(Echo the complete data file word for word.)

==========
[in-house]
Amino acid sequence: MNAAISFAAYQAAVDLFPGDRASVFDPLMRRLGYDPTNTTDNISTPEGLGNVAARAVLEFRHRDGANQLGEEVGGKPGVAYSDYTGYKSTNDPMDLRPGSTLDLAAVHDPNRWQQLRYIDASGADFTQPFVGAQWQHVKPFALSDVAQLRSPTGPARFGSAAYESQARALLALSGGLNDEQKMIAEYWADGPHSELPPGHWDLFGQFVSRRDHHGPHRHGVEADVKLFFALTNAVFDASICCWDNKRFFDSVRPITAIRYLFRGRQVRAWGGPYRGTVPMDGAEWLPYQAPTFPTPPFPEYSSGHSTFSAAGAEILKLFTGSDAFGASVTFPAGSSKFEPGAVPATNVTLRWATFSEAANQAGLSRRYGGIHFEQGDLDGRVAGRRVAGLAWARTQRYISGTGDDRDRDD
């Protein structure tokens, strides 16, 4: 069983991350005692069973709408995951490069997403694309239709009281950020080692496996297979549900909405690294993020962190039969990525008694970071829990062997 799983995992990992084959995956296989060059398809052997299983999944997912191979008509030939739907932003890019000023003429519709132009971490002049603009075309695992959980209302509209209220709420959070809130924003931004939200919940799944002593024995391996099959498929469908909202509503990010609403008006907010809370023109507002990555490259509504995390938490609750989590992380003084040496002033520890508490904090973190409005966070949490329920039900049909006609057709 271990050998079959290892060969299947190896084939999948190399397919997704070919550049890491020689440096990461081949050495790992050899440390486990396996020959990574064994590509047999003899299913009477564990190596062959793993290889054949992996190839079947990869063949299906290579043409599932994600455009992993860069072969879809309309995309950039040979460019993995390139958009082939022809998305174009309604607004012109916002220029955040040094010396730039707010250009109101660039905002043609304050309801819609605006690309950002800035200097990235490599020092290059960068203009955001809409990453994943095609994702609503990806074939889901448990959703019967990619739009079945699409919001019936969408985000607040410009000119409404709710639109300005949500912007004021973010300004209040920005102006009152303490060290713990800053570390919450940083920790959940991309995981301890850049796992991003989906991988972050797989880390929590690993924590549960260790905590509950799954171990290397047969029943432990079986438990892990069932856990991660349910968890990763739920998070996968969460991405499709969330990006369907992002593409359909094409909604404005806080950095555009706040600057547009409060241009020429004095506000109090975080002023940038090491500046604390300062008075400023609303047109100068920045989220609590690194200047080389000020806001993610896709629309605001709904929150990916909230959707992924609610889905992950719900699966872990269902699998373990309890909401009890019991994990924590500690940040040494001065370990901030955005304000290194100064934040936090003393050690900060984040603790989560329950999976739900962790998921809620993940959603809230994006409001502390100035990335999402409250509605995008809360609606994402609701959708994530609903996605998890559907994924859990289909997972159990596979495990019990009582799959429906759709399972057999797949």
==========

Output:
[in-house]
Amino acid sequence: MNAAISFAAYQAAVDLFPGDRASVFDPLMRRLGYDPTNTTDNISTPEGLGNVAARAVLEFRHRDGANQLGEEVGGKPGVAYSDYTGYKSTNDPMDLRPGSTLDLAAVHDPNRWQQLRYIDASGADFTQPFVGAQWQHVKPFALSDVAQLRSPTGPARFGSAAYESQARALLALSGGLNDEQKMIAEYWADGPHSELPPGHWDLFGQFVSRRDHHGPHRHGVEADVKLFFALTNAVFDASICCWDNKRFFDSVRPITAIRYLFRGRQVRAWGGPYRGTVPMDGAEWLPYQAPTFPTPPFPEYSSGHSTFSAAGAEILKLFTGSDAFGASVTFPAGSSKFEPGAVPATNVTLRWATFSEAANQAGLSRRYGGIHFEQGDLDGRVAGRRVAGLAWARTQRYISGTGDDRDRDD
């Protein structure tokens, strides 16, 4: 069983991350005692069973709408995951490069997403694309239709009281950020080692496996297979549900909405690294993020962190039969990525008694970071829990062997 799983995992990992084959995956296989060059398809052997299983999944997912191979008509030939739907932003890019000023003429519709132009971490002049603009075309695992959980209302509209209220709420959070809130924003931004939200919940799944002593024995391996099959498929469908909202509503990010609403008006907010809370023109507002990555490259509504995390938490609750989590992380003084040496002033520890508490904090973190409005966070949490329920039900049909006609057709 271990050998079959290892060969299947190896084939999948190399397919997704070919550049890491020689440096990461081949050495790992050899440390486990396996020959990574064994590509047999003899299913009477564990190596062959793993290889054949992996190839079947990869063949299906290579043409599932994600455009992993860069072969879809309309995309950039040979460019993995390139958009082939022809998305174009309604607004012109916002220029955040040094010396730039707010250009109101660039905002043609304050309801819609605006690309950002800035200097990235490599020092290059960068203009955001809409990453994943095609994702609503990806074939889901448990959703019967990619739009079945699409919001019936969408985000607040410009000119409404709710639109300005949500912007004021973010300004209040920005102006009152303490060290713990800053570390919450940083920790959940991309995981301890850049796992991003989906991988972050797989880390929590690993924590549960260790905590509950799954171990290397047969029943432990079986438990892990069932856990991660349910968890990763739920998070996968969460991405499709969330990006369907992002593409359909094409909604404005806080950095555009706040600057547009409060241009020429004095506000109090975080002023940038090491500046604390300062008075400023609303047109100068920045989220609590690194200047080389000020806001993610896709629309605001709904929150990916909230959707992924609610889905992950719900699966872990269902699998373990309890909401009890019991994990924590500690940040040494001065370990901030955005304000290194100064934040936090003393050690900060984040603790989560329950999976739900962790998921809620993940959603809230994006409001502390100035990335999402409250509605995008809360609606994402609701959708994530609903996605998890559907994924859990289909997972159990596979495990019990009582799959429906759709399972057999797949």